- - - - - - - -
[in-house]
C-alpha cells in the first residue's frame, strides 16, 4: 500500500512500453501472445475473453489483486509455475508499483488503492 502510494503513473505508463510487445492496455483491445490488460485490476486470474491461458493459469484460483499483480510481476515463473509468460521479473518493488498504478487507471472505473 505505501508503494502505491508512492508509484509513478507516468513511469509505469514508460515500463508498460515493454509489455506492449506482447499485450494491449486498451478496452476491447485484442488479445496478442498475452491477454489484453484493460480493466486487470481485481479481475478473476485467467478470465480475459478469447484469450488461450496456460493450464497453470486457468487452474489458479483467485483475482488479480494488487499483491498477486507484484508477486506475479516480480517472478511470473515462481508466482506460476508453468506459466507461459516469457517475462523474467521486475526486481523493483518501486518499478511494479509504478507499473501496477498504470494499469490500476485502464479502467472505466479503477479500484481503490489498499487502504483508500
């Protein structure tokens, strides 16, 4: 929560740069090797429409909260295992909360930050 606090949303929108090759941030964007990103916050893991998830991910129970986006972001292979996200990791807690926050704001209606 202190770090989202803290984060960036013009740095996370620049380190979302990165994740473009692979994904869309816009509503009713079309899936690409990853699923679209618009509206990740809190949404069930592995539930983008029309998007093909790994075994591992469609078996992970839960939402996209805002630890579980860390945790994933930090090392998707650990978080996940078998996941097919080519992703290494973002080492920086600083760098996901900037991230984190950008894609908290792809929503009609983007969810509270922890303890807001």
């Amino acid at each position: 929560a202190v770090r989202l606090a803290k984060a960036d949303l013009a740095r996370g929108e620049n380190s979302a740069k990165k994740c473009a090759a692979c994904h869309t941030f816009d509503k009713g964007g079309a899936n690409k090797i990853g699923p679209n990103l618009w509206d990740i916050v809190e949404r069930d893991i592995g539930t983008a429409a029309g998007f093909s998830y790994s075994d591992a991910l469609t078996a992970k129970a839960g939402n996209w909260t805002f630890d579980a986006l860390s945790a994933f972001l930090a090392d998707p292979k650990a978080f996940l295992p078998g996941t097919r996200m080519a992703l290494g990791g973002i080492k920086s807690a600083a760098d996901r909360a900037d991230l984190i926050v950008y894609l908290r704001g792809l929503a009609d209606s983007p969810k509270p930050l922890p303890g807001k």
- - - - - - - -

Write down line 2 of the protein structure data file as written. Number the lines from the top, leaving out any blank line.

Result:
C-alpha cells in the first residue's frame, strides 16, 4: 500500500512500453501472445475473453489483486509455475508499483488503492 502510494503513473505508463510487445492496455483491445490488460485490476486470474491461458493459469484460483499483480510481476515463473509468460521479473518493488498504478487507471472505473 505505501508503494502505491508512492508509484509513478507516468513511469509505469514508460515500463508498460515493454509489455506492449506482447499485450494491449486498451478496452476491447485484442488479445496478442498475452491477454489484453484493460480493466486487470481485481479481475478473476485467467478470465480475459478469447484469450488461450496456460493450464497453470486457468487452474489458479483467485483475482488479480494488487499483491498477486507484484508477486506475479516480480517472478511470473515462481508466482506460476508453468506459466507461459516469457517475462523474467521486475526486481523493483518501486518499478511494479509504478507499473501496477498504470494499469490500476485502464479502467472505466479503477479500484481503490489498499487502504483508500